In 1983-1984, the author of this paper hypothesized that superconductivity is possible in chalcogenide glasses alloyed with some transition metals with d-shell, which can increase the concentration of the local electron pairs in these glasses [9]. It should be noted that a year earlier the model of superconductivity at the expense of local pairs was independently developed by the Soviet theorists I.O. Kulik, A.G. Pedan (Kharkov, now Turkey), A.S. Alexandrov (Moscow, now Great Britain), and the French physicist J. Ranninger [10]. Initially the authors of Ref. 10 did not know about existence of the chalcogenide glasses at all, while S.D. Savransky (Novgorod, now USA) had no deal with superconductivity and did not know about Ref.10 and the whole idea of local pairs superconductivity.

Few days later after the appearance of the hypothesis about superconductivity due to the local pairs in chalcogenide glasses, the experiments were performed by I. V. Berman and N. B. Brandt (Moscow State University) with V. I. Sidorov (AN Institute of High Pressure Physics), in which the superconductivity at high pressure P in these materials was discovered [11a]. The first experiment was performed with the glass Ge33As12Se55 untypical for academic research but widely used for submarine windows in USSR Navy, then more simple structures have been studied [11 b,c].

The idea of local pairs superconductivity was taken into consideration during studies of ceramics in IBM research division in Switzerland.

In April 1986 K. Alex Muller and George Bednorz discovered superconductivity in the ceramic La2-xBaxCuO4 at 35 K, which becomes the first high-temperature superconductor [3]. During the tests of this sensation result it was found that Tc increases as pressure P grows. This fact leaded the group of physicist from the University of Houston (USA) to the TRIZ conclusion – instead to increase Tc from outside, some atoms should be injected into the material that press the structure from the inside (i.e. TRIZ system convolution into substance). Already to the late of 1986, this group headed by Paul C. W. Chu overcame the so-called nitrogen limit (the temperature of liquefying of readily available and inexpensive nitrogen) at the expense of injection of metals with d-shell into the material. The Houston group in co-operation with the Chinese physicist M. K. Wu reached the stable and reproducible superconductivity with Tc close to 100 K in Y1Ba2Cu3O7-d in January 1987 [3].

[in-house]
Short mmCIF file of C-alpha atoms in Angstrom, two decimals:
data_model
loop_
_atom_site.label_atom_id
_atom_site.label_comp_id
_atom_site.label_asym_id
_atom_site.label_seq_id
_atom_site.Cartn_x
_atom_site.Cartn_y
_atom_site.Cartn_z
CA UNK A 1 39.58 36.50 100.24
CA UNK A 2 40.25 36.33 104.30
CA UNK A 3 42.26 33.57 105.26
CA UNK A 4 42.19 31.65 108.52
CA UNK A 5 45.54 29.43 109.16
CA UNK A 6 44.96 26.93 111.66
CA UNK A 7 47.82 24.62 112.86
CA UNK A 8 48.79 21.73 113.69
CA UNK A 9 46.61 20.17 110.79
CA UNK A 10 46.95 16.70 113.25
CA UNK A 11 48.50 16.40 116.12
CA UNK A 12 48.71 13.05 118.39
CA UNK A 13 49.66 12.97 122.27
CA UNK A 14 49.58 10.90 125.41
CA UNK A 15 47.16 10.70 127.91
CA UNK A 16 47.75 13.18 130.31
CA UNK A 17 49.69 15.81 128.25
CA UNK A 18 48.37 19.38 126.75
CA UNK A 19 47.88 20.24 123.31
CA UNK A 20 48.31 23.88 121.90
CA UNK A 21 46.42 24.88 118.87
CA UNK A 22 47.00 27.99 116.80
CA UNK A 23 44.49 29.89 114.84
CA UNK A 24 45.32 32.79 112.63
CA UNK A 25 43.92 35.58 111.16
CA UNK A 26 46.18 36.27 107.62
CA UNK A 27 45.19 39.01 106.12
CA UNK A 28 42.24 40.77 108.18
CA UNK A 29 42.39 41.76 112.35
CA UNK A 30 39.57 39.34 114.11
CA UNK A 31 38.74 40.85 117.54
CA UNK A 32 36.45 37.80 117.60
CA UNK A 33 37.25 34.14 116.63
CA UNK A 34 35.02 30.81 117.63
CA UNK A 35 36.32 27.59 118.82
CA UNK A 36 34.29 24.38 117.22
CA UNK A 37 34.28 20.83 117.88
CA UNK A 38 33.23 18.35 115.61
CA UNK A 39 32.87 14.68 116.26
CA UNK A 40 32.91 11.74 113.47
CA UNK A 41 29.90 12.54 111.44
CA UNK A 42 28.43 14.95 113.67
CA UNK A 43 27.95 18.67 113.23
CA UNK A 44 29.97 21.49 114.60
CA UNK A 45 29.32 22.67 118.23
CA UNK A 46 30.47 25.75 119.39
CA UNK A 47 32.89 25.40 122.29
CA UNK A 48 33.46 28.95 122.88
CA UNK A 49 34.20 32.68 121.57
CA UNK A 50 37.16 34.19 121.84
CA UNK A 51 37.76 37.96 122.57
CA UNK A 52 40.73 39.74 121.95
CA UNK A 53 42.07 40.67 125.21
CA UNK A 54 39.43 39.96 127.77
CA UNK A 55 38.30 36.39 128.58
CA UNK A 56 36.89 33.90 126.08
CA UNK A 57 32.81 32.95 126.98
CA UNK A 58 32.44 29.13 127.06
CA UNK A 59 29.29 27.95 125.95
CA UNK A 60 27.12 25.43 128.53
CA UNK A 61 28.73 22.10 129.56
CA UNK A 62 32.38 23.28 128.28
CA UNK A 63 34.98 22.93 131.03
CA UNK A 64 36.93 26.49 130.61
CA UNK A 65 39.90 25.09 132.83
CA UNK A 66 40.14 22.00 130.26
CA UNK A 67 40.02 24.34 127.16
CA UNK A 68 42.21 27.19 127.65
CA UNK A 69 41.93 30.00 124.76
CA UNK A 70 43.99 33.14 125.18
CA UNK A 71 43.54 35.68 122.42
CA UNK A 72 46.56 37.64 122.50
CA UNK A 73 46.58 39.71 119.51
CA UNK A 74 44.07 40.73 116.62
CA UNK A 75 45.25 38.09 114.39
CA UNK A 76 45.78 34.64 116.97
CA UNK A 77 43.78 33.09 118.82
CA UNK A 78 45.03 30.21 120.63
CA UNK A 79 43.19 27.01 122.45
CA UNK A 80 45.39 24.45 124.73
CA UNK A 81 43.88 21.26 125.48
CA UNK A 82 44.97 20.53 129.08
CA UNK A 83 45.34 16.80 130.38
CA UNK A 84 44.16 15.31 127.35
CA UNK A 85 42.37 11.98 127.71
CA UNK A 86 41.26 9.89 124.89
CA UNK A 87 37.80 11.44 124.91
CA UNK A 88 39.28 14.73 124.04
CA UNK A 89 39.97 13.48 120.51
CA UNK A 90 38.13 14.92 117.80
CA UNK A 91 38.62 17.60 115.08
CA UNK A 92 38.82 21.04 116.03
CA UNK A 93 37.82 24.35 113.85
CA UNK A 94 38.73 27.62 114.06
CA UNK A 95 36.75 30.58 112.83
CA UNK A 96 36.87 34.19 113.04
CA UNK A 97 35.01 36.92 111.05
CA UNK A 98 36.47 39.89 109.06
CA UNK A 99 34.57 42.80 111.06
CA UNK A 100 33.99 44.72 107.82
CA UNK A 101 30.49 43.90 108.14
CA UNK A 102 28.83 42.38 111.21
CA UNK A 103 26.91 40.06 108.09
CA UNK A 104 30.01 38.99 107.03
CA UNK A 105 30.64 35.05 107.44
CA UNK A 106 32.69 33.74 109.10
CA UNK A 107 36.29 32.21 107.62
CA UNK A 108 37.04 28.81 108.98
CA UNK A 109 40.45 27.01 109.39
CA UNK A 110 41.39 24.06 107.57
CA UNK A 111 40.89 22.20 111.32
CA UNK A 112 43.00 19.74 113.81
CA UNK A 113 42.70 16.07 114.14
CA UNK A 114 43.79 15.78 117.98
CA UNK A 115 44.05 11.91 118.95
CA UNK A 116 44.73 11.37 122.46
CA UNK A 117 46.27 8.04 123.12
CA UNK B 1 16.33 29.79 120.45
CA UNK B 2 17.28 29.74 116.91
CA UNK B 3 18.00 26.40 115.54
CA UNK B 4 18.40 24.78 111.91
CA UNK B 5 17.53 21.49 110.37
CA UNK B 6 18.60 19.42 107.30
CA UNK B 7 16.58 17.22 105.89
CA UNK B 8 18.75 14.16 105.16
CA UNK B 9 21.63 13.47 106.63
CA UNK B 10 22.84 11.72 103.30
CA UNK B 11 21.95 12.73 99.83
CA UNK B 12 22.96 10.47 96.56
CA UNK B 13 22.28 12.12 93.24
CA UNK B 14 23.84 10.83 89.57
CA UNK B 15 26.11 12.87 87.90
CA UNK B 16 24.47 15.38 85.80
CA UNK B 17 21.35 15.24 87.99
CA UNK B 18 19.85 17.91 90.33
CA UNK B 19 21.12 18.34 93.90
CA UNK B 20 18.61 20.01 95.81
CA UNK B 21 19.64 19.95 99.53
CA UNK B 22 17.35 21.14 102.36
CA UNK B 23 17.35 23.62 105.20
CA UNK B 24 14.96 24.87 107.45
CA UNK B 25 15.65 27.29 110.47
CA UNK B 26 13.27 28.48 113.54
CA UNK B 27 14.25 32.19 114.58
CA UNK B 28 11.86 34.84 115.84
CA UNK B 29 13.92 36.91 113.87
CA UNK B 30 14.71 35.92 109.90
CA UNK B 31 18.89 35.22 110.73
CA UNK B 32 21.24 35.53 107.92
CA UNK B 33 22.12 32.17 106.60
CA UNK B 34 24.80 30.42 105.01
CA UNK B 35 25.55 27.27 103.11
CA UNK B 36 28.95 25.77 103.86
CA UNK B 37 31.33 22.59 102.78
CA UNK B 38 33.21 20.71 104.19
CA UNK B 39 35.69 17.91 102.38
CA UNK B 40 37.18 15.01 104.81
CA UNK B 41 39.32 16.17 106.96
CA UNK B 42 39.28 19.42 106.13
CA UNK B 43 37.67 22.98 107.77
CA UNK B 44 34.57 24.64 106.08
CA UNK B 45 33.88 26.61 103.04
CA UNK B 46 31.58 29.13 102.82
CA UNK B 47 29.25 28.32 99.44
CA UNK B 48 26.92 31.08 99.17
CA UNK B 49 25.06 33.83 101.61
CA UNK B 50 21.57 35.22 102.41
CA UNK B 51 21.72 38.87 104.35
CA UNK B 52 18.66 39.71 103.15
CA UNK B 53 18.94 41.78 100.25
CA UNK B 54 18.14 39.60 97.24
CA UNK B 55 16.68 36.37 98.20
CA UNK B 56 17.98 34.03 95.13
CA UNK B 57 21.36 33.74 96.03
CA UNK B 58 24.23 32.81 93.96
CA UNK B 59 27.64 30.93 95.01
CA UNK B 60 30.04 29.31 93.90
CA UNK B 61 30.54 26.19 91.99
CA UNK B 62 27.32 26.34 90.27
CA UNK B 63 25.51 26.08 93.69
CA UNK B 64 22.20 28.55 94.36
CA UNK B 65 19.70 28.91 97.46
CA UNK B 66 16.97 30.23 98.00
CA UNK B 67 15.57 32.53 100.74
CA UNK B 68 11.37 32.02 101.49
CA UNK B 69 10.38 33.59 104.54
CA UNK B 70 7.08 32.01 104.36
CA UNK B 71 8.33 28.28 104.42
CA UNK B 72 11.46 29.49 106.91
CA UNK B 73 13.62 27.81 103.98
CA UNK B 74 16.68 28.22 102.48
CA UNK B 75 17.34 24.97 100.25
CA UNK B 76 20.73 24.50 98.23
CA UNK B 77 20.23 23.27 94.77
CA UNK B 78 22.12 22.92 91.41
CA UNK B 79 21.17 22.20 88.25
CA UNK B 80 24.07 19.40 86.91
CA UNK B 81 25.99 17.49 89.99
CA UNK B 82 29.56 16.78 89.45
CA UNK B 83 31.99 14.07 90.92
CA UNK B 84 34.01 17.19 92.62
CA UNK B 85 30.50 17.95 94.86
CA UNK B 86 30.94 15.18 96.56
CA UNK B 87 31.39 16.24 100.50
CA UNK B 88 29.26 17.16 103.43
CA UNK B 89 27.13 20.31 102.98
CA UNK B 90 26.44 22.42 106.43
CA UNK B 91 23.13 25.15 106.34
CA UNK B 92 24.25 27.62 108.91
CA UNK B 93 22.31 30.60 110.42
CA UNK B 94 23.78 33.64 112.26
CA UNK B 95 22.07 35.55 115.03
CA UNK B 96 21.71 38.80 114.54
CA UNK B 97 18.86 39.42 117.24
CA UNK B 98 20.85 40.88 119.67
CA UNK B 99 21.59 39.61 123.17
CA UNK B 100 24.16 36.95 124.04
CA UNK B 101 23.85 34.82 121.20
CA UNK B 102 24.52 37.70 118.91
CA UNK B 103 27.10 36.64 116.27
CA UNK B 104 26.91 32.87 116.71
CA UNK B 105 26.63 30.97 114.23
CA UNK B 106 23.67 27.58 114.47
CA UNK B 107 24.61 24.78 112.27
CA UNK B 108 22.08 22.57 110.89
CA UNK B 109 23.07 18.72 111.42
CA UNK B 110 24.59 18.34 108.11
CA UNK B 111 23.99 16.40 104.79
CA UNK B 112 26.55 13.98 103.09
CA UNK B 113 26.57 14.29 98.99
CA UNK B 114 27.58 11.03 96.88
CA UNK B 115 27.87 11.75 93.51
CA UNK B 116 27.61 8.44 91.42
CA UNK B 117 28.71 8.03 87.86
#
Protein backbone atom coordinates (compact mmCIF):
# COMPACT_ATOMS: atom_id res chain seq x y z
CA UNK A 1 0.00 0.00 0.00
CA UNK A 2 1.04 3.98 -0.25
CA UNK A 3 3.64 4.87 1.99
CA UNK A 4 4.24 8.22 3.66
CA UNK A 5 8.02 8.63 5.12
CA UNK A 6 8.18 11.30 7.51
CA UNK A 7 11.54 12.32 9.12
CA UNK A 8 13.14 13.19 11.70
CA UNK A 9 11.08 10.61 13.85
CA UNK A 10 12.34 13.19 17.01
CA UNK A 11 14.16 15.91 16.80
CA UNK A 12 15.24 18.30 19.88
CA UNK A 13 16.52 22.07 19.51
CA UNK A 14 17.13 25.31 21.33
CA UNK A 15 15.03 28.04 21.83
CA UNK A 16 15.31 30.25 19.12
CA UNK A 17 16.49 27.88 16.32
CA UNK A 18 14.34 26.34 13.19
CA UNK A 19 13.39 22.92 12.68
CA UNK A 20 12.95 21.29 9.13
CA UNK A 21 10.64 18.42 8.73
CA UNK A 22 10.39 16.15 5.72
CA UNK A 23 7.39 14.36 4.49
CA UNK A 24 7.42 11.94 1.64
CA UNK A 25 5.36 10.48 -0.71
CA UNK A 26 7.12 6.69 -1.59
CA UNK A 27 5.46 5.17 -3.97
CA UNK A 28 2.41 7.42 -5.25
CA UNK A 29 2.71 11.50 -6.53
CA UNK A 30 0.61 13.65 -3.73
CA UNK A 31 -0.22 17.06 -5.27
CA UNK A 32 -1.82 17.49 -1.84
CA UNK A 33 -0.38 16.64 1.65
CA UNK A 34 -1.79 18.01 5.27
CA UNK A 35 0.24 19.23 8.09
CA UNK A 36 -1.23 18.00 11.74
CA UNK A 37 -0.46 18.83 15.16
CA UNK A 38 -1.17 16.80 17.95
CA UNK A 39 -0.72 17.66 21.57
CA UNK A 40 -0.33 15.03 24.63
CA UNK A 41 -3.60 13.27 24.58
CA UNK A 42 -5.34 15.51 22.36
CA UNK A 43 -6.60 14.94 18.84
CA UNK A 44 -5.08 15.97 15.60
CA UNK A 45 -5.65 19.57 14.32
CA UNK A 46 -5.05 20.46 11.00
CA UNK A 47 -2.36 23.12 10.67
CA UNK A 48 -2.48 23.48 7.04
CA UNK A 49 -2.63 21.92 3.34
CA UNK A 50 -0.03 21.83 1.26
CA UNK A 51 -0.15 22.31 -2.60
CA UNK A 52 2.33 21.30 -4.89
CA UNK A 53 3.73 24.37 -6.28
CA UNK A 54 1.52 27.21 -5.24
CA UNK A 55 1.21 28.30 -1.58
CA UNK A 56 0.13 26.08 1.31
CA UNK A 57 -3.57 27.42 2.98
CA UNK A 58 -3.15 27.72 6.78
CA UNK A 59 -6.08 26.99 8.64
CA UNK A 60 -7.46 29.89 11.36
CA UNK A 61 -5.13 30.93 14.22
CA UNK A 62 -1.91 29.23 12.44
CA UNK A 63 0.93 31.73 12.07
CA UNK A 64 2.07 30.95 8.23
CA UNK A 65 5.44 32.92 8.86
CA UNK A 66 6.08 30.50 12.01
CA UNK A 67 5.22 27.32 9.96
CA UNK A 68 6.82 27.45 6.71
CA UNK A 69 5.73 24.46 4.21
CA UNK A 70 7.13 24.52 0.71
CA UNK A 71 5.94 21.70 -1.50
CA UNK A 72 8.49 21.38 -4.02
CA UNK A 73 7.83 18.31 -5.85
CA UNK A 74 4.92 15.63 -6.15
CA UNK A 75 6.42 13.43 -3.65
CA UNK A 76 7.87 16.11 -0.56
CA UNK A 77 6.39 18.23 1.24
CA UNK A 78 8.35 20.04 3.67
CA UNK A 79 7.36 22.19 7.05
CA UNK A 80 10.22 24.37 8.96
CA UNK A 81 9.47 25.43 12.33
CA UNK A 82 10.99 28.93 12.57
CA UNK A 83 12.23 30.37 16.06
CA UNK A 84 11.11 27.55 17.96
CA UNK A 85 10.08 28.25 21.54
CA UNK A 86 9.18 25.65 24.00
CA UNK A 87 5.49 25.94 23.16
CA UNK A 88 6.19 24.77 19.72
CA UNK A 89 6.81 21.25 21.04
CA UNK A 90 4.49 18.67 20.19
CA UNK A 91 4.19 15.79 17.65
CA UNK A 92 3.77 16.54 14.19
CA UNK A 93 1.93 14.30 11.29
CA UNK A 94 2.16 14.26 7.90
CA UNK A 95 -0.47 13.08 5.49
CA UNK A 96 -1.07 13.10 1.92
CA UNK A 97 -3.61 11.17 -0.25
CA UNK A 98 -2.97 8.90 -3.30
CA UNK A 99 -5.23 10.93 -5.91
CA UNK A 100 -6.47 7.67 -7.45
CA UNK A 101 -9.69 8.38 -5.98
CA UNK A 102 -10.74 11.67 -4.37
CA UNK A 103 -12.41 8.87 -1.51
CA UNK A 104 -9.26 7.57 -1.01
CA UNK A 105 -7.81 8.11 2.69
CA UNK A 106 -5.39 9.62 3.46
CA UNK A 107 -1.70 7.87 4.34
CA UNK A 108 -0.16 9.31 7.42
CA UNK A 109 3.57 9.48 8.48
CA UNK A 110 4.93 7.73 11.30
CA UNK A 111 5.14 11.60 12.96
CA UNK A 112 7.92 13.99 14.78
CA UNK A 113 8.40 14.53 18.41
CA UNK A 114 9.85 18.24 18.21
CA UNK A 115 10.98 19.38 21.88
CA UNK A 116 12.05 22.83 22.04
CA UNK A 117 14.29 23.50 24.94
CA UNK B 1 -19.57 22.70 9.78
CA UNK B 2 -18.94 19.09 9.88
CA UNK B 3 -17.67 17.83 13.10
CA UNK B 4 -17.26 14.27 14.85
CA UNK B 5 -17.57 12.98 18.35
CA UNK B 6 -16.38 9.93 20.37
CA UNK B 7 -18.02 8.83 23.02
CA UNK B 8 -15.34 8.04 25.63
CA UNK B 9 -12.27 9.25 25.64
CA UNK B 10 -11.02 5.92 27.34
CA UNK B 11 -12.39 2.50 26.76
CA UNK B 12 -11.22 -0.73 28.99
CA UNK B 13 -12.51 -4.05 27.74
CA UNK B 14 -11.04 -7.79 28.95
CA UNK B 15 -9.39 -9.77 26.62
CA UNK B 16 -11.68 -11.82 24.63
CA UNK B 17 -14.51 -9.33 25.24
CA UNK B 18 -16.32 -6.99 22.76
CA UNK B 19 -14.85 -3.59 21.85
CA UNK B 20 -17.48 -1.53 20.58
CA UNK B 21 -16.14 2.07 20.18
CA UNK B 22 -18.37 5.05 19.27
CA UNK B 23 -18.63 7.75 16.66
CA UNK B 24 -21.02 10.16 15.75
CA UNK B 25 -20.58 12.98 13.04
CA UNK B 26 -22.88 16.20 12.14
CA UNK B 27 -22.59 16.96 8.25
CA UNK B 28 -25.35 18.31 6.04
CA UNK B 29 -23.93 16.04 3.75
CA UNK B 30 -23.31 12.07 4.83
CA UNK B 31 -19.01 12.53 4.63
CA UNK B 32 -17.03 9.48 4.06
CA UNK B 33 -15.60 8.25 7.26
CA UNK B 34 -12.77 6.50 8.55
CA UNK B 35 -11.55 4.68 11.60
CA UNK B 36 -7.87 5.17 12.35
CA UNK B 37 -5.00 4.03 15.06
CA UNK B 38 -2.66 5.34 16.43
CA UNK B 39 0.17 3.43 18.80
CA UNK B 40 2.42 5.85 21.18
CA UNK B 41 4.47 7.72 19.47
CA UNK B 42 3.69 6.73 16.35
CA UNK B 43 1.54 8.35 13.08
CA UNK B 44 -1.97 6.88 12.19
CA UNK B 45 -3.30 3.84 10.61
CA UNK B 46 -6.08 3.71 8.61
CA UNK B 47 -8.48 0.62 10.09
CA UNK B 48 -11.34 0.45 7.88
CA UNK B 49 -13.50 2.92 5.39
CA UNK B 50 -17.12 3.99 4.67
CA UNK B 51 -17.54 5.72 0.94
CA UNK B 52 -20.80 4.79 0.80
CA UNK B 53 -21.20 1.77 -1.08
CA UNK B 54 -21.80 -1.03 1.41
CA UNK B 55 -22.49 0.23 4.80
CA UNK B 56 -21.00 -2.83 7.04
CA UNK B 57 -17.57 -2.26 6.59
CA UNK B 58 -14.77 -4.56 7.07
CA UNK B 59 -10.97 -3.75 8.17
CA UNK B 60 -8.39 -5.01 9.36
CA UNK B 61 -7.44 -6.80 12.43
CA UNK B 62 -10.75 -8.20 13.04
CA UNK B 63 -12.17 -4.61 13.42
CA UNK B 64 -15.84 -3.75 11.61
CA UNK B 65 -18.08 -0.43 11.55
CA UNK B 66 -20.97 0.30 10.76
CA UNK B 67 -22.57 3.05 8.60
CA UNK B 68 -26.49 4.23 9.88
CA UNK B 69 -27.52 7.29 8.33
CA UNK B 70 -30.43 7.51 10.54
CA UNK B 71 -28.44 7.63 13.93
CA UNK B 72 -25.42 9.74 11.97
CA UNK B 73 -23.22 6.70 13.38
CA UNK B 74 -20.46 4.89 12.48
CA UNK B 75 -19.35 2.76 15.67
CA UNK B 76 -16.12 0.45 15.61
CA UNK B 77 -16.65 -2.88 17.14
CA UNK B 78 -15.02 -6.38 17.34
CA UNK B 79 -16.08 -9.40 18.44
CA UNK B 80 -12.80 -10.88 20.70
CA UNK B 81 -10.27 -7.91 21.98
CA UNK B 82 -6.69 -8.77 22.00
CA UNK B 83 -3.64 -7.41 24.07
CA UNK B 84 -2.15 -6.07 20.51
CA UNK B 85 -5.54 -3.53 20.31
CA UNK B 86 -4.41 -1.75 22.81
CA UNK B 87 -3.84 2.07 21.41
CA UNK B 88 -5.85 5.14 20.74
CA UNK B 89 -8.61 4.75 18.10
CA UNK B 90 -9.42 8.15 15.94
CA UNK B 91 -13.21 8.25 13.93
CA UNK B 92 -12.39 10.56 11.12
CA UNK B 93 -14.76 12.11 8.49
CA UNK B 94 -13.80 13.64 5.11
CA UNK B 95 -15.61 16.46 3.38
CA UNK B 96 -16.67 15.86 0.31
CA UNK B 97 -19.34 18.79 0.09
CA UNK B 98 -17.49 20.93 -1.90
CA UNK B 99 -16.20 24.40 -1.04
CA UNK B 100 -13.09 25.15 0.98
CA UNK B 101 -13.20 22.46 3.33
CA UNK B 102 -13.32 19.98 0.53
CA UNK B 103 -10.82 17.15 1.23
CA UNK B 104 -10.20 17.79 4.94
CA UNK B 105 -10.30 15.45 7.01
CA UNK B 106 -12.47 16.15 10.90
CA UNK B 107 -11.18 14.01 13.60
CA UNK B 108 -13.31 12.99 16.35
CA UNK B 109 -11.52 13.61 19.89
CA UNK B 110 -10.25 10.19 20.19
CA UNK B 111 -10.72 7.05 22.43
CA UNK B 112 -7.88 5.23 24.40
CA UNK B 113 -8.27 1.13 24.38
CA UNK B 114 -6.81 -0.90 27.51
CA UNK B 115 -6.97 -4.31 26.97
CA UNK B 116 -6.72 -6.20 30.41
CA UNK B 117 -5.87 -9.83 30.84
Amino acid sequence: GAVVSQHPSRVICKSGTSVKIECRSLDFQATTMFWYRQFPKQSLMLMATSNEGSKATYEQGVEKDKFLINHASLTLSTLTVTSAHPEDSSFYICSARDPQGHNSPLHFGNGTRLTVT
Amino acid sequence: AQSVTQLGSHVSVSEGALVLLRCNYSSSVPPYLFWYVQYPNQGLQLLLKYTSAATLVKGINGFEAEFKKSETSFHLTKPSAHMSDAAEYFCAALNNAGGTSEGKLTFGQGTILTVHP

Time regularity of increase in the temperature Tc looks like the S-shaped curve well-known in TRIZ with the values 110 K and 125 K for bismuth cuprates found in 1988 up to the record Tc = 164 K discovered in mercury compounds under pressure in 1993 and further stop in Tc growth at the level more than 100 K below than the room T ~300 K [3]. In all cases, superconductivity is caused by alloying of initial matrix of Cu and O atoms resulting in change of the electron spectrum.

It should be noted that several technical comprehension of this so-called high-temperature superconductivity only arises recently, and many nice applications of this phenomena are yet not found. But again, Tc is still too small for industry.

The attack to the problem of the high-temperature superconductivity is unprecedented over the whole history of science. Now several hundred of physical, chemical, and materials research laboratories all over the world are involved in the studies of the high-temperature superconductivity in ceramics and similar crystals. The questions arise:

- does the curve of growth in the temperature of transition into the superconductor state Tc reach its saturation for cuprate materials ? and

- is there the necessity to pass to other S-shaped curve (i.e., to a new class of material) or the period during which the cuprate materials are studied is too short and new discoveries can be done in this direction?

The author does not undertake to solve these problem and simply calls attention to unusual regularities of the transition into superconductor state in the chalcogenide glasses, to the record Tc for sulphur (the highest superconductor transition temperature have been observed in the single-element materials), and to strange semiconductor-metal transformation in chalcogenide melts e.g., in selenium [9,11-15]. These results are presented at the figure 2.